Expecting and Eventing: Not Remotely Like Eventing

“If All Else Fails, Do As the Prison Inmates Do.”


I love getting to tell people all about Itxa’s amazing life story. I’ve mentioned it on HN often that her initial handling was done by prison inmates as part of a BLM work program that gives prisoners the chance to pick up some horse handling skills and the wild horses a chance to get gentled and adopted. They do a LOT of groundwork and desensitizing activities with them in the program; something I know because my horse came to me as a three-year-old fully equipped to do this the following year:

Certainly not the perfect Extreme Trail round, but pretty fabulous for an adolescent red-headed mustang mare born in the wild. (She was the only horse of 30+ in the competition to back the entire way through the hay bales, because she’s a baller, y’all.)

All of that has come in incredibly handy as Itxa entered the land of eventing, and to this day, she has never stopped at a fence in training or in competition. Thank you, inmates!

So you can imagine my utter shock and dismay when Itxa was coming down from full competitive work this past spring, and in one of our last outings before I gave up riding, she completely fell apart because of a newly stacked pile of tires near the conditioning track at our barn. Really? You will trot through a black plastic cave with a fog machine, but you’re suddenly afraid of tires? It was probably the closest I’ve come to being ditched in months, and it happened to be when I was about 24 weeks pregnant. Major reality check. I ended up dismounting and leading her over to touch her nose to the tires and do a little groundwork near the offending black monster, and that was that. It was all a small enough affair really, but it made me realize that maybe I was going to lose a lot more ground than I bargained for by not being able to ride.

It has proven to be a bit prophetic, as I daily notice little ways that my wild thing is slipping away from me, even as she is also rediscovering some of her own well-being. So what’s a now 38-weeks-pregnant woman to do?

Should you find yourself in this position, pregnant ladies, here is my unsolicited advice: When all else fails, do as the prison inmates do. For several months, as the inmates learn their way around horses for the first time, they spend absolutely no time in the saddle, instead starting their own education right alongside the skittish horse to whom they’ve been assigned. They do all the ground games you’ve probably seen: learning to lead, accept being touched, rubbed, and tapped by a training stick or flag, walking over tarps, playing in water, and crossing cavaletti. Only then do they get around to the saddle time.

So for $10 at the local party place, I made a couple cheap investments to help Itxa rediscover some of her previous confidence, and give us a fun, safe, and educational space to bond.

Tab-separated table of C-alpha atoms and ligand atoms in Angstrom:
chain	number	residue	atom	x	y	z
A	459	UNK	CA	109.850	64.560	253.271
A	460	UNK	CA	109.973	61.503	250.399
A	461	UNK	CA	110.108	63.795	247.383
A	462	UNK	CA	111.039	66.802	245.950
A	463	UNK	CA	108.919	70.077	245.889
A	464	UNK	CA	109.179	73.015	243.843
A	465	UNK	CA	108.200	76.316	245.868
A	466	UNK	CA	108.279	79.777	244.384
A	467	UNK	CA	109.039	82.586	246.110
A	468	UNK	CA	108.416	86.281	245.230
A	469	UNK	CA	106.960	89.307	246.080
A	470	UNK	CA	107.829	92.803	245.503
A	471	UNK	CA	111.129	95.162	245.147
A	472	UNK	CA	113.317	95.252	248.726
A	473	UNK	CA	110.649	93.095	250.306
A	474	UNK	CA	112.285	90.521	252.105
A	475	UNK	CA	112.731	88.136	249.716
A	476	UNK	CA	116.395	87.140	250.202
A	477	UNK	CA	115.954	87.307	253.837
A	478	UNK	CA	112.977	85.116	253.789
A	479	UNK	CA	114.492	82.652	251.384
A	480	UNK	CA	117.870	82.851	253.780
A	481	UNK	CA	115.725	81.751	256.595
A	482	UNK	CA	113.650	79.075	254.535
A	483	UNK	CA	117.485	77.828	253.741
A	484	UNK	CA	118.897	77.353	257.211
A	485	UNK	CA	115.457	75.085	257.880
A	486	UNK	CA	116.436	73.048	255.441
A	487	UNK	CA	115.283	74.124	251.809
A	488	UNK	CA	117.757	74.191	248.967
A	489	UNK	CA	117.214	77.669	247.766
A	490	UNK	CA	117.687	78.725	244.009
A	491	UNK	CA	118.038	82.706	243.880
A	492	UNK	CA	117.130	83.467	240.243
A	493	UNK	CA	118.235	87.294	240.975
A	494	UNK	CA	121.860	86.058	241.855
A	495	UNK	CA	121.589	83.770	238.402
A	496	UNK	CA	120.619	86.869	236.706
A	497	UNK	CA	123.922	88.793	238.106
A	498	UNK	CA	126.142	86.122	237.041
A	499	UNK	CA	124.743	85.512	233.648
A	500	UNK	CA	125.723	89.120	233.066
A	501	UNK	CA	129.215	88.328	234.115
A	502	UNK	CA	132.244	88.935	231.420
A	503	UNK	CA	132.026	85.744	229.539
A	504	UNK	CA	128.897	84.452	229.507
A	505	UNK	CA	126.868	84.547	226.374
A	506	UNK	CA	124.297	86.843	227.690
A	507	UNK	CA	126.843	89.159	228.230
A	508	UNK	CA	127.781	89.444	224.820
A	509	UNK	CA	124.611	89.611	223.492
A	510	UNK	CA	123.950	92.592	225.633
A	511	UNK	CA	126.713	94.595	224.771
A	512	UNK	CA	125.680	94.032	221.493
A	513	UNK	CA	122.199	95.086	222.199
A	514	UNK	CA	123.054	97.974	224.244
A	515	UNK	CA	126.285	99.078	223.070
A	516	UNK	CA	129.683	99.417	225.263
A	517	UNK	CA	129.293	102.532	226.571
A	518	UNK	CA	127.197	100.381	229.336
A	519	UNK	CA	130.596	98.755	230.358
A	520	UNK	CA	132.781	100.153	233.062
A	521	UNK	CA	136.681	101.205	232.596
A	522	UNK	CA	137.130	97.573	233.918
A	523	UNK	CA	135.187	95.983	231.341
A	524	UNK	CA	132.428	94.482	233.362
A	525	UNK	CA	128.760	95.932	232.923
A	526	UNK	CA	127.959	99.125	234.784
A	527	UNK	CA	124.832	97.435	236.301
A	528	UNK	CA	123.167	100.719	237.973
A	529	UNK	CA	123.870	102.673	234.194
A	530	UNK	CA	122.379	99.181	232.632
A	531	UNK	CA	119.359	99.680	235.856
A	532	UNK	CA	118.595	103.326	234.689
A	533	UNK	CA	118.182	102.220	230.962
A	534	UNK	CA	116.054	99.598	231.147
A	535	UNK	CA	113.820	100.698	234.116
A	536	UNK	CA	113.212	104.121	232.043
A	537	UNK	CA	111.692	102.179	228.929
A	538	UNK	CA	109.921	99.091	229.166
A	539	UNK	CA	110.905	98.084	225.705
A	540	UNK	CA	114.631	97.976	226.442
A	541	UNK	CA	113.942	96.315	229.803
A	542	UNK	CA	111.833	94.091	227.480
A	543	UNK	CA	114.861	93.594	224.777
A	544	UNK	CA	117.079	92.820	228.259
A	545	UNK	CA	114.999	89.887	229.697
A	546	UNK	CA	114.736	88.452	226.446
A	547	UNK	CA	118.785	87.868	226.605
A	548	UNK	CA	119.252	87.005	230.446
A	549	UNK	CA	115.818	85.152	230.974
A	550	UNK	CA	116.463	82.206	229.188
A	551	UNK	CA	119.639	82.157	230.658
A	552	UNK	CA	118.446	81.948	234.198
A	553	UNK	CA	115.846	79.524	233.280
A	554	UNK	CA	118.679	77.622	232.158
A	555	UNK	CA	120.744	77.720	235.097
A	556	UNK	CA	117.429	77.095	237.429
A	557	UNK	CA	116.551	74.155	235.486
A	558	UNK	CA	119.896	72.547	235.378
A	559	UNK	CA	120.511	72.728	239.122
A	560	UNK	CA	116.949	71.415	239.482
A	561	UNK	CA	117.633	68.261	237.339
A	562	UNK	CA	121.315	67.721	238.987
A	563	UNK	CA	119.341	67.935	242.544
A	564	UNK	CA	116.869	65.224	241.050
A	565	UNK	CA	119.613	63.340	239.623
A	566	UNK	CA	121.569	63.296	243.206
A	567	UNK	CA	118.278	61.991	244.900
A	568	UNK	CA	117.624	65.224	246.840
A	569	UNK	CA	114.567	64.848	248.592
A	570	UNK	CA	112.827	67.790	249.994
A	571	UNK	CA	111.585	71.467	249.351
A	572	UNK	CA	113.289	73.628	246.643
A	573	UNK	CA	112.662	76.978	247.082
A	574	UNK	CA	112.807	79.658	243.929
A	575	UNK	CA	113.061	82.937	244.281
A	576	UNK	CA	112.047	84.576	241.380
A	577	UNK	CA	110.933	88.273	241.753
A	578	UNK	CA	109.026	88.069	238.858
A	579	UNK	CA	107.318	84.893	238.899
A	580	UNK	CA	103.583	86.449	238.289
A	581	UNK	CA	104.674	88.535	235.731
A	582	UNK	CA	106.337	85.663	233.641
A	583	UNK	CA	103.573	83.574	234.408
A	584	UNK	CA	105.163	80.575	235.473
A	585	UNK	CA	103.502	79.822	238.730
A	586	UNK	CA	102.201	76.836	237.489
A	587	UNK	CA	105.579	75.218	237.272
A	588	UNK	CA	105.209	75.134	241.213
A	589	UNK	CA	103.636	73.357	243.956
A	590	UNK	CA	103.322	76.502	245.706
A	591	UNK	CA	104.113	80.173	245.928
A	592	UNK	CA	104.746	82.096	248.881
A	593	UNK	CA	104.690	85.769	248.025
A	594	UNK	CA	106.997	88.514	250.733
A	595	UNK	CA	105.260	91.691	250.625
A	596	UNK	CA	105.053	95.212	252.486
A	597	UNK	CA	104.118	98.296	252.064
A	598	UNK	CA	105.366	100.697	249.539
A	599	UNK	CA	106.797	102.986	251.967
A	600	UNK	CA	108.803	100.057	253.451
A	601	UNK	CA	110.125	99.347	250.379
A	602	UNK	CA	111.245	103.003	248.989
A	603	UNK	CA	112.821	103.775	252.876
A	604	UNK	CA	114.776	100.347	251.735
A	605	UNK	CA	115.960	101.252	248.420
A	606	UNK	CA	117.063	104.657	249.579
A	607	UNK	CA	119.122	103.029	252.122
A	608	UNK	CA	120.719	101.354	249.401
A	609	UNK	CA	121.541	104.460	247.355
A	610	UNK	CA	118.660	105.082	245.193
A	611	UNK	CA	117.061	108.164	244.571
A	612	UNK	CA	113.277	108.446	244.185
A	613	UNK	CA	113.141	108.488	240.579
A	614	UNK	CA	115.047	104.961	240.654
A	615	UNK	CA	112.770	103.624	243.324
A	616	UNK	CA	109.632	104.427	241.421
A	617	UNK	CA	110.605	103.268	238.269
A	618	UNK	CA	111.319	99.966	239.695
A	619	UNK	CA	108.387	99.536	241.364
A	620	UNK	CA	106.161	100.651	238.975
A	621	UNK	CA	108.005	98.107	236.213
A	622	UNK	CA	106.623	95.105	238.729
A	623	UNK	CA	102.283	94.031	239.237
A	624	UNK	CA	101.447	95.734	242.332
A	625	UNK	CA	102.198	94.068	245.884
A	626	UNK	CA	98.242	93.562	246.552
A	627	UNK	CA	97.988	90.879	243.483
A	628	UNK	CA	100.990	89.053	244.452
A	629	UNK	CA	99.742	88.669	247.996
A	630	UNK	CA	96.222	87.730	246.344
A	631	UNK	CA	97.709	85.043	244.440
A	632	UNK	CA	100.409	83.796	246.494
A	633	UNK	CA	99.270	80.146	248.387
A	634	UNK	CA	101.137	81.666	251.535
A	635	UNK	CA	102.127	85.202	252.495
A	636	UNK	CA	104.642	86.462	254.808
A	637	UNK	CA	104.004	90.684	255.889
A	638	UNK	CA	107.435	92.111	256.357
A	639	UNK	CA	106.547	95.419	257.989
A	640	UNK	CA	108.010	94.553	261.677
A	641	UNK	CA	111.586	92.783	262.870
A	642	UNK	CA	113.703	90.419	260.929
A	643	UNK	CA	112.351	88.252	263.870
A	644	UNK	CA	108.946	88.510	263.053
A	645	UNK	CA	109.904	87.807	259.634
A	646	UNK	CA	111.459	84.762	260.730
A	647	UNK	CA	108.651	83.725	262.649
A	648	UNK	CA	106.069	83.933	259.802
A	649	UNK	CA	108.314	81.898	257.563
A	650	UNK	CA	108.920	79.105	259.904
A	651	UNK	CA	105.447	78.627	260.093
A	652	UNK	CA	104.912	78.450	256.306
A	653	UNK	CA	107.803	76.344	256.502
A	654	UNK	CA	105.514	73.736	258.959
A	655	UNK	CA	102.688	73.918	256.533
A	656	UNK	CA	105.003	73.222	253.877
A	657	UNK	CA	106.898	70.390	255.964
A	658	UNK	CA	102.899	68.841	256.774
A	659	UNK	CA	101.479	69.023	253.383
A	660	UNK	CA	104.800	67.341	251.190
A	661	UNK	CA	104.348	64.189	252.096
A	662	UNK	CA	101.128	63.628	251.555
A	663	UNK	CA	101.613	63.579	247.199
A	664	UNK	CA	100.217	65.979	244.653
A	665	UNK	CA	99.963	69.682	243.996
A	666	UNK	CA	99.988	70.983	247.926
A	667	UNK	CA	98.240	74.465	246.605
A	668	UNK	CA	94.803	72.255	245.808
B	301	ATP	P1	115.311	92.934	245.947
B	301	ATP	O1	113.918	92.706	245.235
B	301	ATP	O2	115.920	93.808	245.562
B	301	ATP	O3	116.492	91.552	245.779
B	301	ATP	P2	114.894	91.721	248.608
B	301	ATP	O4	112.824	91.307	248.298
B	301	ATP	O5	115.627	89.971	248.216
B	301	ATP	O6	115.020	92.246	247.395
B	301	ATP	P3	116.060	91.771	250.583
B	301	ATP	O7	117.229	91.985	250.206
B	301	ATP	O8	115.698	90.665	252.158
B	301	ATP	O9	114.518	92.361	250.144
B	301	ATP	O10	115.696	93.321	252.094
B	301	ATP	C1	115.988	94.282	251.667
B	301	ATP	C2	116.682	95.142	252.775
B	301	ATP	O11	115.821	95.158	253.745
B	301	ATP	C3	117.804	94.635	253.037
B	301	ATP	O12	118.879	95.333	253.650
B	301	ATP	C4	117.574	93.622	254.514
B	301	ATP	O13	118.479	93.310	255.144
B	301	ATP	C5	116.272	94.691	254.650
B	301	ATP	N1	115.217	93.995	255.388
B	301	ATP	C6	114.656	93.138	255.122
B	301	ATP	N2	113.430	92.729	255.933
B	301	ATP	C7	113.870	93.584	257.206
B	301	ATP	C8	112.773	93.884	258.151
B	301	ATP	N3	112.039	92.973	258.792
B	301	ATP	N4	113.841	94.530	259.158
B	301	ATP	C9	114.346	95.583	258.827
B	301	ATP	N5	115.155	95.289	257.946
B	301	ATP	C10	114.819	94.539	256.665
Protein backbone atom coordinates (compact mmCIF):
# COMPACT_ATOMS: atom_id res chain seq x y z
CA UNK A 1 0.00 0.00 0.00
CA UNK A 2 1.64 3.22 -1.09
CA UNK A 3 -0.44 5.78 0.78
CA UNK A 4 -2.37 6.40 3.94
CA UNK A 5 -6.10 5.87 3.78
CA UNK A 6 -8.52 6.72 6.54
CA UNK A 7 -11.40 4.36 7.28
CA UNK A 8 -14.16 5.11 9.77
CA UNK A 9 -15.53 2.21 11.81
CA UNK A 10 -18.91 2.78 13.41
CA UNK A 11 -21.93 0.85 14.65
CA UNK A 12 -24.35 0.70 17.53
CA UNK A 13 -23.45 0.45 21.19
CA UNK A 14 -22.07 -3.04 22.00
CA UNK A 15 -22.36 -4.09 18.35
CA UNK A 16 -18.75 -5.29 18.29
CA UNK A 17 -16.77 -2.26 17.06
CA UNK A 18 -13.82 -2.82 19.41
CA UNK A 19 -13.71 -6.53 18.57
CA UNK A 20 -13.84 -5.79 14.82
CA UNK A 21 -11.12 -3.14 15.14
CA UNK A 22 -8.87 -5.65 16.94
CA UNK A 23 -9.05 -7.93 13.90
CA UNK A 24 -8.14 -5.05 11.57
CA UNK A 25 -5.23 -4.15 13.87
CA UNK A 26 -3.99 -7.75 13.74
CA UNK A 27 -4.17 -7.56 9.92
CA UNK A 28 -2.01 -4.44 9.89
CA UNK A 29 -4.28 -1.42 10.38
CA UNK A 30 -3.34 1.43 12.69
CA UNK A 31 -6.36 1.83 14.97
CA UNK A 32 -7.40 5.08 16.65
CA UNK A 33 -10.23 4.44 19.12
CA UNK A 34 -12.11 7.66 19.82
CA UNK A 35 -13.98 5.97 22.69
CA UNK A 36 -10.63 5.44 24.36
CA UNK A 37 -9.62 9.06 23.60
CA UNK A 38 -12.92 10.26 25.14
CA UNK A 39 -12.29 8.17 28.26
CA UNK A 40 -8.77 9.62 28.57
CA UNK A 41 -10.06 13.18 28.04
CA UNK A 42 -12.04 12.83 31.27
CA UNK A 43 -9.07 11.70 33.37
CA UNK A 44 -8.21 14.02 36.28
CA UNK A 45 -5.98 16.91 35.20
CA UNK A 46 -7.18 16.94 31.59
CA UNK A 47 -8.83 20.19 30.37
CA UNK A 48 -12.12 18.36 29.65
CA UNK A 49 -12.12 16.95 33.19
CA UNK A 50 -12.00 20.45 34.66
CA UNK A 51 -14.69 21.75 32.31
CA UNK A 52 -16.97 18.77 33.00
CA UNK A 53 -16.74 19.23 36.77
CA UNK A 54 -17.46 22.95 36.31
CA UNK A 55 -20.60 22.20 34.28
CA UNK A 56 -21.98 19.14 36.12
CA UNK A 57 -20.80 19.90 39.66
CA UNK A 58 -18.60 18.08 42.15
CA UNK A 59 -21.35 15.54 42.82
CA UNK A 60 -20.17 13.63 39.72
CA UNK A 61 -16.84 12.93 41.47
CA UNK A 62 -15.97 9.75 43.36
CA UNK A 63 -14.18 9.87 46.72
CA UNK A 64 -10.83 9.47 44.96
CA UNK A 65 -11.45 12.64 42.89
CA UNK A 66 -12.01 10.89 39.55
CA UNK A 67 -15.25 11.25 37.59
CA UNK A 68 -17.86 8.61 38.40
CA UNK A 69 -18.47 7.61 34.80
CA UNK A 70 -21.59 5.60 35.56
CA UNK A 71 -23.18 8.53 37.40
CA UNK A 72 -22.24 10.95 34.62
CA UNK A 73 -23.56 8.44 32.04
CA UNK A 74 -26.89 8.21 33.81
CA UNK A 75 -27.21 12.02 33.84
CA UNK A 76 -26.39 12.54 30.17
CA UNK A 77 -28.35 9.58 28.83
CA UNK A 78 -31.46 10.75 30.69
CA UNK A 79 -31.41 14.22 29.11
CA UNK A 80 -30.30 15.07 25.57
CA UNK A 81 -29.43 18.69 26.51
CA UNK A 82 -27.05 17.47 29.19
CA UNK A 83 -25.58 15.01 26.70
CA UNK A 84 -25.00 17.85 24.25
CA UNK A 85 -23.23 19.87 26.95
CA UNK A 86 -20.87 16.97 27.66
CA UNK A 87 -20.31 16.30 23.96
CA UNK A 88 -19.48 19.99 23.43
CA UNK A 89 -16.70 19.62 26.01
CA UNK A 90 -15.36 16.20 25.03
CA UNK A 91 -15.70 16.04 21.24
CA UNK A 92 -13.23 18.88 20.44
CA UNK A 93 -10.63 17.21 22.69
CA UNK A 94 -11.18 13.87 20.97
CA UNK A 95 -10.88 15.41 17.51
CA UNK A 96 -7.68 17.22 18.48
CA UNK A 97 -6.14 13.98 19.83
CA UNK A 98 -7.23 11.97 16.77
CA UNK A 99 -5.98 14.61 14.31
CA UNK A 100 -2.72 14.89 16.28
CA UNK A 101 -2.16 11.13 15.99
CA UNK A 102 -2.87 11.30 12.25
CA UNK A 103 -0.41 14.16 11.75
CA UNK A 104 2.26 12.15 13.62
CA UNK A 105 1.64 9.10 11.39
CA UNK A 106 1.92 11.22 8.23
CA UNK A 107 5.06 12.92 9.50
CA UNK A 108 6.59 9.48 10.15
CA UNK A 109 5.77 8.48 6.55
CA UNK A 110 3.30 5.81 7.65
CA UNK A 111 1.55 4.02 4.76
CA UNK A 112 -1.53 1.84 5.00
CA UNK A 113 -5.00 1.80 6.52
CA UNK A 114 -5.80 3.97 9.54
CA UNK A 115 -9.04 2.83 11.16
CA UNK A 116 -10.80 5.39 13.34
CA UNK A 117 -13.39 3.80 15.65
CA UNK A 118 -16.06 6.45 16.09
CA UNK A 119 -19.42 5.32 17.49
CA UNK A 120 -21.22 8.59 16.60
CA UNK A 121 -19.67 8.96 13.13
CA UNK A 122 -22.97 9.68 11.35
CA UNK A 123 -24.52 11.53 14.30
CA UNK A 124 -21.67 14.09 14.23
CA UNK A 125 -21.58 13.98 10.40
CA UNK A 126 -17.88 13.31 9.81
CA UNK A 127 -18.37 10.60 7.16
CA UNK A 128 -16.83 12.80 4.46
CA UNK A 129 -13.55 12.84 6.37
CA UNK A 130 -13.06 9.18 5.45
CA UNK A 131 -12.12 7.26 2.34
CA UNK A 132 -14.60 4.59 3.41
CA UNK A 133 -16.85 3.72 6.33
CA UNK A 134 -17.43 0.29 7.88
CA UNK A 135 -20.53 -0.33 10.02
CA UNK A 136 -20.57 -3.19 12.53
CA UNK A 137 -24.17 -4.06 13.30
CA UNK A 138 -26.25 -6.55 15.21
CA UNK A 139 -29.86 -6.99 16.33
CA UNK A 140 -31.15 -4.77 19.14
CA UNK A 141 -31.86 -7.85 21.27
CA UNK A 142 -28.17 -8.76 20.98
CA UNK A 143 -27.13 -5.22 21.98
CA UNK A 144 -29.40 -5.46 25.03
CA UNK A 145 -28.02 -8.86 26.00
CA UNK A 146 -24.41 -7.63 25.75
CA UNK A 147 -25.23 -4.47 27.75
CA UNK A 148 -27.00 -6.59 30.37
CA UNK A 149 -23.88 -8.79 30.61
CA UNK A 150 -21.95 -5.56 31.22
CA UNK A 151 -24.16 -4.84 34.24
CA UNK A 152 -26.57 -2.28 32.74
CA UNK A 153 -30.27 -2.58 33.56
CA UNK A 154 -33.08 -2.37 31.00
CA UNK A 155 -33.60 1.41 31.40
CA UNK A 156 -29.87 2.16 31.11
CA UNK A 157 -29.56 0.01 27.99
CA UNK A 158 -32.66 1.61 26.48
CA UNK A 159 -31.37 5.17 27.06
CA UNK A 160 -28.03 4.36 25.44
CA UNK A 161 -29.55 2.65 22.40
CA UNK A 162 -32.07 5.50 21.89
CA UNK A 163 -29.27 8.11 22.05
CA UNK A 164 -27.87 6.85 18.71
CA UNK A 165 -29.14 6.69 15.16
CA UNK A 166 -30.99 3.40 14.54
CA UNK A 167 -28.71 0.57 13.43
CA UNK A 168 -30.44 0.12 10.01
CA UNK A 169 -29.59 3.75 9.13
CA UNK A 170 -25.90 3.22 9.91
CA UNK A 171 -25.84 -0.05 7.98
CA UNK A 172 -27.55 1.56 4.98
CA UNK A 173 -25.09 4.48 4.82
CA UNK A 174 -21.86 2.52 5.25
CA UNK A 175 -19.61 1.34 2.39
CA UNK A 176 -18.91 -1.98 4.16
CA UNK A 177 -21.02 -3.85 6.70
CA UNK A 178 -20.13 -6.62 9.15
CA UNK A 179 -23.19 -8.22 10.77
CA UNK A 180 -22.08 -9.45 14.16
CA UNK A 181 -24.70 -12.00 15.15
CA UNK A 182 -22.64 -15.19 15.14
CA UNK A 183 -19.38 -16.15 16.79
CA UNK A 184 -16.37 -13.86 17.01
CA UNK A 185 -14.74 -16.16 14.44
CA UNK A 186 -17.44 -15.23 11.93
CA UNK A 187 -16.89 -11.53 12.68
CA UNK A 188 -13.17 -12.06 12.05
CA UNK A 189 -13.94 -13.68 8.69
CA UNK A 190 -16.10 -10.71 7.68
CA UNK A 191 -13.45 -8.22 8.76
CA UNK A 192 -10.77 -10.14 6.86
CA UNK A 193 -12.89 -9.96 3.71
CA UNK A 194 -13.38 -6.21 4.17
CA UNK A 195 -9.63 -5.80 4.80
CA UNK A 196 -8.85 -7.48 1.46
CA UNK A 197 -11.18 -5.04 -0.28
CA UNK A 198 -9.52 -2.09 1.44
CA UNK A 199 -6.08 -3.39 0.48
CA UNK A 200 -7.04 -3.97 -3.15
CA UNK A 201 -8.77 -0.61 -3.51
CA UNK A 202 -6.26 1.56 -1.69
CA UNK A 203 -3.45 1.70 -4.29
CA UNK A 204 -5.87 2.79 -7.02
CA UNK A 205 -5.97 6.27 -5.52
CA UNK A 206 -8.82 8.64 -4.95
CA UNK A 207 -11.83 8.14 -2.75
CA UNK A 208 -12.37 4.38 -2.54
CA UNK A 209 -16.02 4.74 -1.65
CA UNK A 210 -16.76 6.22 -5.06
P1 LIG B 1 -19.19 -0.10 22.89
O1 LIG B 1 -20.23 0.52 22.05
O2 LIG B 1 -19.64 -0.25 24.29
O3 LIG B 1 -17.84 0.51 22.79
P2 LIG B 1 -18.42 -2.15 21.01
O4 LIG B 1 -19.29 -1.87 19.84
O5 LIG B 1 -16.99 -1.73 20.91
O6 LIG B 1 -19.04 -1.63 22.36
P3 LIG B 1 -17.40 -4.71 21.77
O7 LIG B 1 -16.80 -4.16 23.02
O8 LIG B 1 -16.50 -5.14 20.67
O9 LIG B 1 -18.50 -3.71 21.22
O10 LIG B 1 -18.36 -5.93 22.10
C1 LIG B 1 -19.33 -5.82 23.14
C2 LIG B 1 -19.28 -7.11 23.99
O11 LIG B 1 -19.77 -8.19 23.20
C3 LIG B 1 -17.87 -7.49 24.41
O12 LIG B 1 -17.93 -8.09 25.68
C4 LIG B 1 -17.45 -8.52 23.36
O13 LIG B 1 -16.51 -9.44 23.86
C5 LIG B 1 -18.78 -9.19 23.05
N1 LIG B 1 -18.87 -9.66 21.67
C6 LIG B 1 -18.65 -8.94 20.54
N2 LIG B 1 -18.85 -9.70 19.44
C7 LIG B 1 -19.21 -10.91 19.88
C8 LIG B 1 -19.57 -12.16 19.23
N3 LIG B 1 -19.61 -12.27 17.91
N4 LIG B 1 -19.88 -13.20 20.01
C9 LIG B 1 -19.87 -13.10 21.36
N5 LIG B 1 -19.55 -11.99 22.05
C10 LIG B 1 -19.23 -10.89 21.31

We started with a neon pink hula hoop complete with noisy swoosh beads inside, and as I predicted, she started out a bit skittish to the whole thing, which a year ago would have been shocking. But over the course of thirty minutes or so, she made leaps and bounds. (We were fighting daylight there at the end, my apologies for the less-than-ideal lighting!)

Just a few days later, I came back with what I thought would be the more challenging of the two projects: a shiny, reflective Fourth of July door streamer that I was certain would make her eyes roll back in her head. It could be that I just overestimated the fear factor, but I’d like to think Itxa did so well with the second experiment because she was in fact regaining some confidence lost during her bout with “pregnant mom negligence syndrome.”

Part of me looks at these weirdo clips and thinks, my, how far we are from our next recognized event (or looking like we should ever be taken seriously at a recognized event!) But another part of me looks at the two of us just being dorks together in these final weeks of my pregnancy and hopes that these moments will just make the recognized events in our future that much sweeter and more successful.

Go Riding. (In my honor, since I can’t.)


Lorraine has been a regular contributor to Horse Nation since its inception in 2012. Her non-horsey but awesome husband Dan, her 5-year-old BLM mare Itxa, Australian Shepherd Rev, and stupid cat Jeoffrey live in the beautiful Rocky Mountains of Utah. They are stoked to invite another human into the Zoo in July, 2015. And because she gets this a lot, her horse’s name is pronounced EEE-chah, and yes, horse show announcers and organizers can and should hate her for her terrible horse name choices. See more of the family’s equine adventures and beyond on Instagram, @lorraine.jackson

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